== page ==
linguist or psychologist—about how language, as a phenomenon of sounds

being made, works. What do the ways people speak tell us about the world

in which they live? What does the manner in which a person speaks tell us

about how he or she is organized intellectually, creatively, and psychologically?

By “manner” I mean the actual rhythmic and syntactical patterns.

These questions, in all honesty, started humbly, out of my quest to build

my toolbox of acting techniques. Yet the original set of questions ended up

leading me down a path that became immediately sociological and political.

My question became this: if I were to extend my fascination with speech by

looking at how individuals express themselves, could I cause the theater

itself to look and function differently? By “look,” I mean both how it looks

and what those who run, work in, and go to the theater actually look at.

I studied acting in San Francisco, California. In the 1970s, San Francisco

and the larger metropolitan area occupying the beautiful landmasses

around the stunning bodies of water in the Bay Area were moving, calmly,

it seemed, out of the cultural revolutions of the 1960s. It was almost as if

those many bits of land were settling back peacefully after what had been

an enormous quake. I left college, like many of my friends, exhilarated on

the one hand by possibilities I never would have imagined as a youngster,

but reeling on the other hand as if I’d been hit in the face with a two-byfour.

I had no choice but to design another way of being. I was at a crossroads,

a crossroads that I would later call a “crossroads of ambiguity.” Everything

I seemed to have been working toward was up for grabs. Yes, we were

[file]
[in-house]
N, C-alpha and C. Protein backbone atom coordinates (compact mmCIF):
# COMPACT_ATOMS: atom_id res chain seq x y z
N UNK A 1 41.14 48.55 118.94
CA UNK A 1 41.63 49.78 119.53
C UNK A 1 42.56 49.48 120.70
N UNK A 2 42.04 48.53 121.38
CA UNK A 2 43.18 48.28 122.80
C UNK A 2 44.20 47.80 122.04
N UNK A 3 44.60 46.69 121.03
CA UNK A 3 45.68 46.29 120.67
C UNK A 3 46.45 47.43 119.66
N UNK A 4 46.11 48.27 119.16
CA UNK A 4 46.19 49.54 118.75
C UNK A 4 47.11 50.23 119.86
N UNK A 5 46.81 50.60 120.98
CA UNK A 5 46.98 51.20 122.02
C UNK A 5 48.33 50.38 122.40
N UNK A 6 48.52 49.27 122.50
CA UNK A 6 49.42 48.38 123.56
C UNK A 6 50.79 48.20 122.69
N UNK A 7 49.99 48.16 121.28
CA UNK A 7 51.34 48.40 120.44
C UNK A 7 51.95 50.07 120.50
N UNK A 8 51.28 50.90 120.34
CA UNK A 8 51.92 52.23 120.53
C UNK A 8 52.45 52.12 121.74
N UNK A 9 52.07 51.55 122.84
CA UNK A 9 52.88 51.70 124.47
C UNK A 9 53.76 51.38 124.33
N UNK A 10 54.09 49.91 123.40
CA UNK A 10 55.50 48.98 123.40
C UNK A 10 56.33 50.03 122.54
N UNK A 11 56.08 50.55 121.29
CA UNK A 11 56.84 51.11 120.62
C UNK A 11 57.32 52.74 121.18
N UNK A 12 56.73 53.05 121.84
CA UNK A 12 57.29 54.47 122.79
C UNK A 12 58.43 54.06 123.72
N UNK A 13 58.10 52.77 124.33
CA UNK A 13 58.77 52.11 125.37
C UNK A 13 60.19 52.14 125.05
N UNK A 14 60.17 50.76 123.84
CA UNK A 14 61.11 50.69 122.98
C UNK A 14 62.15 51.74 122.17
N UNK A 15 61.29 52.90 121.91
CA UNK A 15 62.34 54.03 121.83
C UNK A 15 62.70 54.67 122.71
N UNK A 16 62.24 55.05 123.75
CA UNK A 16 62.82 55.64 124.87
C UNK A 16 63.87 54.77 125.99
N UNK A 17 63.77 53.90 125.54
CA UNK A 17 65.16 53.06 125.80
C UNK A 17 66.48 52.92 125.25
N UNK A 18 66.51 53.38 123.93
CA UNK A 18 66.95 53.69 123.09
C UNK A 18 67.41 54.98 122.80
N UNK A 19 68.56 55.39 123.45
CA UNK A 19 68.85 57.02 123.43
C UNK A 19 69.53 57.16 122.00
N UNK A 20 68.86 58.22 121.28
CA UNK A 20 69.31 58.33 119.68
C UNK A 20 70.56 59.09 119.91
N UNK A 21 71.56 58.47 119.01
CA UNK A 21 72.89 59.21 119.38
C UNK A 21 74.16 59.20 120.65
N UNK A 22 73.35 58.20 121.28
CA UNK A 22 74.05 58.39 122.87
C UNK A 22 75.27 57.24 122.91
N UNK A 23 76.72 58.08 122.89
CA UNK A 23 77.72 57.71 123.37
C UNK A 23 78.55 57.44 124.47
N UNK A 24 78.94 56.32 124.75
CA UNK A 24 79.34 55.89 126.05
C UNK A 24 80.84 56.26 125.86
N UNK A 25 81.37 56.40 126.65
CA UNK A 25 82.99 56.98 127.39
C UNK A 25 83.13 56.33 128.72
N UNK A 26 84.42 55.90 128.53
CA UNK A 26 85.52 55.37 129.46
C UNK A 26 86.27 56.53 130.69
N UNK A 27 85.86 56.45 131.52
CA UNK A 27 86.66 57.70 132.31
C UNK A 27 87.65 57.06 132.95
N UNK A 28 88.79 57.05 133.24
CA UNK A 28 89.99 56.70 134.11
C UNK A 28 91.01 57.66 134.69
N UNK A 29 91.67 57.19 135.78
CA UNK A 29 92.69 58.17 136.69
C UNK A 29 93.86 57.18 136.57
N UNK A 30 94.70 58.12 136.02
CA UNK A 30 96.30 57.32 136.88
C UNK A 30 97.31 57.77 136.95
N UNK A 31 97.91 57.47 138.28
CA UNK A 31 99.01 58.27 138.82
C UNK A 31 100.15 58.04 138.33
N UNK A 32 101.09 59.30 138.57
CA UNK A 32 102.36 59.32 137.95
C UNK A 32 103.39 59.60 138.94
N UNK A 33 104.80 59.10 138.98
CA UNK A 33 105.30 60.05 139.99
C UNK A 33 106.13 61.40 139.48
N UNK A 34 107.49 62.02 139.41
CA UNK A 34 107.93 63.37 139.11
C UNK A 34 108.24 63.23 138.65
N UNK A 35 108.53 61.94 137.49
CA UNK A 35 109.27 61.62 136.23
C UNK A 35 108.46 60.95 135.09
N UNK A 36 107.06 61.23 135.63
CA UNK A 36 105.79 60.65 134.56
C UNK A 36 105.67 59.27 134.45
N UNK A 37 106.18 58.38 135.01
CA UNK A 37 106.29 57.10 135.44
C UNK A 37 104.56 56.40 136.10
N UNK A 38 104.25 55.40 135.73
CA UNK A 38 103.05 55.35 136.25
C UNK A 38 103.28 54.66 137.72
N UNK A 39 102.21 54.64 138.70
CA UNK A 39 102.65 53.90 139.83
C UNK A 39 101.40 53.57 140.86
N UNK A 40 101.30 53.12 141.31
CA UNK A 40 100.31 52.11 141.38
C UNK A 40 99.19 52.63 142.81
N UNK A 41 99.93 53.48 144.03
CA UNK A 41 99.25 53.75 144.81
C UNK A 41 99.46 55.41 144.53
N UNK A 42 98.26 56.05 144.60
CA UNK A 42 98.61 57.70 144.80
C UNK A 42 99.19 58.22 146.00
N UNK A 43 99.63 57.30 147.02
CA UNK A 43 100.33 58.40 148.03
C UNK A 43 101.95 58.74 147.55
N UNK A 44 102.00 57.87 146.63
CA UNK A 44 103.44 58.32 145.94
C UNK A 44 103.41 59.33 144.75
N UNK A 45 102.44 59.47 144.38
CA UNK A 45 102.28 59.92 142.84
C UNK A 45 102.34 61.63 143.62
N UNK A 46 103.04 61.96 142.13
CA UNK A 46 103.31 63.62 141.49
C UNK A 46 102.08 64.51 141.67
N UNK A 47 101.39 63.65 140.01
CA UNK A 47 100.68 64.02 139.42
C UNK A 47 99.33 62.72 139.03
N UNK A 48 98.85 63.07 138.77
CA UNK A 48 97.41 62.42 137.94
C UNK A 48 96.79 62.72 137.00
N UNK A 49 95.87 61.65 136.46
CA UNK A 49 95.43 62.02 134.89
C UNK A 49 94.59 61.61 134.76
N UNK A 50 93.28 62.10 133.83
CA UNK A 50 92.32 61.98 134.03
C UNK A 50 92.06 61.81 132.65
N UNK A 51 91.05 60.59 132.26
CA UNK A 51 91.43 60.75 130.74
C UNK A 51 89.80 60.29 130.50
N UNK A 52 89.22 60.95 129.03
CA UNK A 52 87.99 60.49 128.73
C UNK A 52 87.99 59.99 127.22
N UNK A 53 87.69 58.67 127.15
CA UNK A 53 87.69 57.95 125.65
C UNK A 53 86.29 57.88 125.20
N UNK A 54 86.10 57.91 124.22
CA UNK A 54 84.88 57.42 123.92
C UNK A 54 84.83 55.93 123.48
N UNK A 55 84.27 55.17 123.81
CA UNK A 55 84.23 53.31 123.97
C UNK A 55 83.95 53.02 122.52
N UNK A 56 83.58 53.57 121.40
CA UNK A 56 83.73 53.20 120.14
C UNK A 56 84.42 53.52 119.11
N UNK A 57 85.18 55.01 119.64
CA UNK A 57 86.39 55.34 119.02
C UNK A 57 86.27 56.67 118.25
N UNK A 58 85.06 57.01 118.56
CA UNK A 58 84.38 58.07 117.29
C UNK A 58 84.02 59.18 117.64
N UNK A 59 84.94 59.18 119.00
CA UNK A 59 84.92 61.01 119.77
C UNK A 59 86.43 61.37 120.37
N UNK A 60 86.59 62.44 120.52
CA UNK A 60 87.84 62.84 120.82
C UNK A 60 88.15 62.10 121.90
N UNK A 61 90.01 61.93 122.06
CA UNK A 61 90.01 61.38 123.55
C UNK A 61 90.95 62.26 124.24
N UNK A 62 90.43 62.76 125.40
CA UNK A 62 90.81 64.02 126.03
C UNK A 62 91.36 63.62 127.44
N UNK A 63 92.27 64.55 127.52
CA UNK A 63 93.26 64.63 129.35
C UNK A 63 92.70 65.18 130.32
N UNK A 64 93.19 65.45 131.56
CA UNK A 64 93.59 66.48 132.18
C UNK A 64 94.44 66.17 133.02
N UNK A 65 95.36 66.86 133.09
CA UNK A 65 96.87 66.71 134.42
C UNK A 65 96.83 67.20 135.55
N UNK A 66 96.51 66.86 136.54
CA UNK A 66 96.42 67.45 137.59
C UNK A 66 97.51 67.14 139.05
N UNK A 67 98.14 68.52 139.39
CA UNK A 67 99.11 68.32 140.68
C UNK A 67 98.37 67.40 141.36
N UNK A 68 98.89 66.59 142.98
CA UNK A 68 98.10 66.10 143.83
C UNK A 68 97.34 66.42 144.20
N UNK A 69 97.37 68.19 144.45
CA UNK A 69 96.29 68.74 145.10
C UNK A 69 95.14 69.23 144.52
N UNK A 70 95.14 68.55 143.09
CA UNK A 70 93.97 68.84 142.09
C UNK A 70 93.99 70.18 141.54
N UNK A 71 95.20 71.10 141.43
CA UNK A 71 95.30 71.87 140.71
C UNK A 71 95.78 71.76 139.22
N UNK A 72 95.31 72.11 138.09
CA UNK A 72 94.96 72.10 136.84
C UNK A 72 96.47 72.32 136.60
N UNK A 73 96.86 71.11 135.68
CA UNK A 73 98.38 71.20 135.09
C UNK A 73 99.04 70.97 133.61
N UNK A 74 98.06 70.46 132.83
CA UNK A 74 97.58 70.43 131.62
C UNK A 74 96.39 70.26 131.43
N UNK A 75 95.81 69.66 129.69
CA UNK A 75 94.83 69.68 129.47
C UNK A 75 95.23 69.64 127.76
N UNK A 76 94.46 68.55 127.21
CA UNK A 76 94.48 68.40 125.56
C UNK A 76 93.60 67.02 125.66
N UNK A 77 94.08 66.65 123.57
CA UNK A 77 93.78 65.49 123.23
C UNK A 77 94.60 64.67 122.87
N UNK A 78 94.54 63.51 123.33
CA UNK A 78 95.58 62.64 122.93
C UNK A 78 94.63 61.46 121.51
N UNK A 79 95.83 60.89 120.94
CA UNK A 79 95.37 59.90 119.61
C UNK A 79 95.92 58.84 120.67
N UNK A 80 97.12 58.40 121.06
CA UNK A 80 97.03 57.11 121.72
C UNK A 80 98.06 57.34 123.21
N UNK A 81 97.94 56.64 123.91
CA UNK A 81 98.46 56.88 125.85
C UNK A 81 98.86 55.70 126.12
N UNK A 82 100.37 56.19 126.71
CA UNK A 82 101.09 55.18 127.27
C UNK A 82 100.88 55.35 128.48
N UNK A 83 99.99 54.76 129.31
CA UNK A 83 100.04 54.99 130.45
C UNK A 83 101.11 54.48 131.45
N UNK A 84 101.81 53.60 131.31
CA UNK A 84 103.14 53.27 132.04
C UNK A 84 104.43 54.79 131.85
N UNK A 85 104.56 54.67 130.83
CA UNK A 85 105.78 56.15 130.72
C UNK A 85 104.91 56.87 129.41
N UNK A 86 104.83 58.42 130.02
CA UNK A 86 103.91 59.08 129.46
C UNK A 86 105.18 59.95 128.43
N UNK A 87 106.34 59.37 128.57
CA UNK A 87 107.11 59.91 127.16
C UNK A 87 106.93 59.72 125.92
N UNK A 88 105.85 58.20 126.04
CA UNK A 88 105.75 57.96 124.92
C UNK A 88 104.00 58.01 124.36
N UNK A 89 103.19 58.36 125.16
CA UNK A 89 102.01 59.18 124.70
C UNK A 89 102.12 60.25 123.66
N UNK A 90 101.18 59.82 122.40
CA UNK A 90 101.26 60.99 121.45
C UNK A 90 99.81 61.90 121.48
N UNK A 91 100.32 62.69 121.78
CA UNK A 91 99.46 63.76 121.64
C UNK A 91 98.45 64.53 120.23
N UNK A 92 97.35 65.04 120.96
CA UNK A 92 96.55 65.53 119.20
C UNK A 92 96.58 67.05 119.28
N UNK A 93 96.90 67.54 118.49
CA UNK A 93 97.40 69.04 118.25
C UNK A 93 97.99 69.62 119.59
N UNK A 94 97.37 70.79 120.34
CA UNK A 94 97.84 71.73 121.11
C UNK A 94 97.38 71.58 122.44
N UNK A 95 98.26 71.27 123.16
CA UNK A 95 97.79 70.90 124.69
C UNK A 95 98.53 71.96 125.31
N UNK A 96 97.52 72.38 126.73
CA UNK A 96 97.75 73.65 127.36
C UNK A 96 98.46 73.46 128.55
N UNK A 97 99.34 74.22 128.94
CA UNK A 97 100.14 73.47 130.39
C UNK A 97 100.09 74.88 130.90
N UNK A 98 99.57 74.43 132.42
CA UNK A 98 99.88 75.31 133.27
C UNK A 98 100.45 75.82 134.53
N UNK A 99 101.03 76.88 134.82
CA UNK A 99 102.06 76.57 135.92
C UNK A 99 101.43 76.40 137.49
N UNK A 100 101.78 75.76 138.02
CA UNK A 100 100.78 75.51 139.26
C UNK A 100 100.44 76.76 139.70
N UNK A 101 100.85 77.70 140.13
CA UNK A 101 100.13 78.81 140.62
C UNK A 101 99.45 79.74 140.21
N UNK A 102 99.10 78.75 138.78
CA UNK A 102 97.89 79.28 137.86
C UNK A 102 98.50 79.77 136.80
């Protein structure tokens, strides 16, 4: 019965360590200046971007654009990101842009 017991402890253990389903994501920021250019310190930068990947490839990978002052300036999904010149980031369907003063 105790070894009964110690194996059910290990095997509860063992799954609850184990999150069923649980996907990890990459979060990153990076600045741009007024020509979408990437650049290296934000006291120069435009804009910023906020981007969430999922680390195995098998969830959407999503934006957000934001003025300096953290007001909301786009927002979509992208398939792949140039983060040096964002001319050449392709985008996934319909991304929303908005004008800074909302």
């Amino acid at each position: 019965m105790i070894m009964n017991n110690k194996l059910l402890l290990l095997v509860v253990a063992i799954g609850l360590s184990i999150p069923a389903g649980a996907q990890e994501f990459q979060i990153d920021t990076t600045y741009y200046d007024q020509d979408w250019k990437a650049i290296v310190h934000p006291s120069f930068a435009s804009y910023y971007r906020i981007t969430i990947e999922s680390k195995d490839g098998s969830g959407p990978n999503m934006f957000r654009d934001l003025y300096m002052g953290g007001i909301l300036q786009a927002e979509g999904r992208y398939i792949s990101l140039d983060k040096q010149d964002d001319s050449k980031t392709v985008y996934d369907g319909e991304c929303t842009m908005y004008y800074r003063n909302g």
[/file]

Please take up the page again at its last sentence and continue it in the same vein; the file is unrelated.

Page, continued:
on our way out of the Vietnam War; yes, there was the sense that there

would be a lot more equity for people of color than my parents had experienced;

yes, there were possibilities for women; and yes, the way people

would partner and live together was wide open, at least in San Francisco.


38 | anna deavere smith

And so, the cultural scene there was quite like the land. Stunning pockets—

quiet almost—in which people minded their own business in small fiefdoms.

After the unsettled decades before, there was not really a desire to have

it all come together. Perhaps because there would be no coming together

and no language calling anyone to come together (anymore), I and others

were left to find a new language. I chose to have others give me the language.

I went to acting school, where great language already written would

be studied, and where I would learn how to speak that language of others.

And that language, the language of modern playwrights, though it looked

like normal talk—was not normal talk at all. It was heightened speech.

From that point, beginning first with the language of realism, which seemed

like normal talk, we began to build the imaginations and the physical ability

to speak the language of the classics, the language of poetry. We were

also trained to move in that way. It was my mime teacher—the person without

words—who said to me, “Have a rich life, and haiku will come.”

San Francisco was the most diverse community I had ever lived in. I’d

grown up on the East Coast, where diversity meant blacks and whites, or

“Negroes” (as we were then called) and whites, or Negroes (big wall), or

whites (big wall). Inside the white community where Gentiles (big wall)

and Jews. Or inside the Gentiles, Polish (big wall), Italians (big wall), Catholics

(big wall), Lutherans (big wall), and so forth. And inside the Negro

community, educated (big wall) and un-educated or lower-middle-class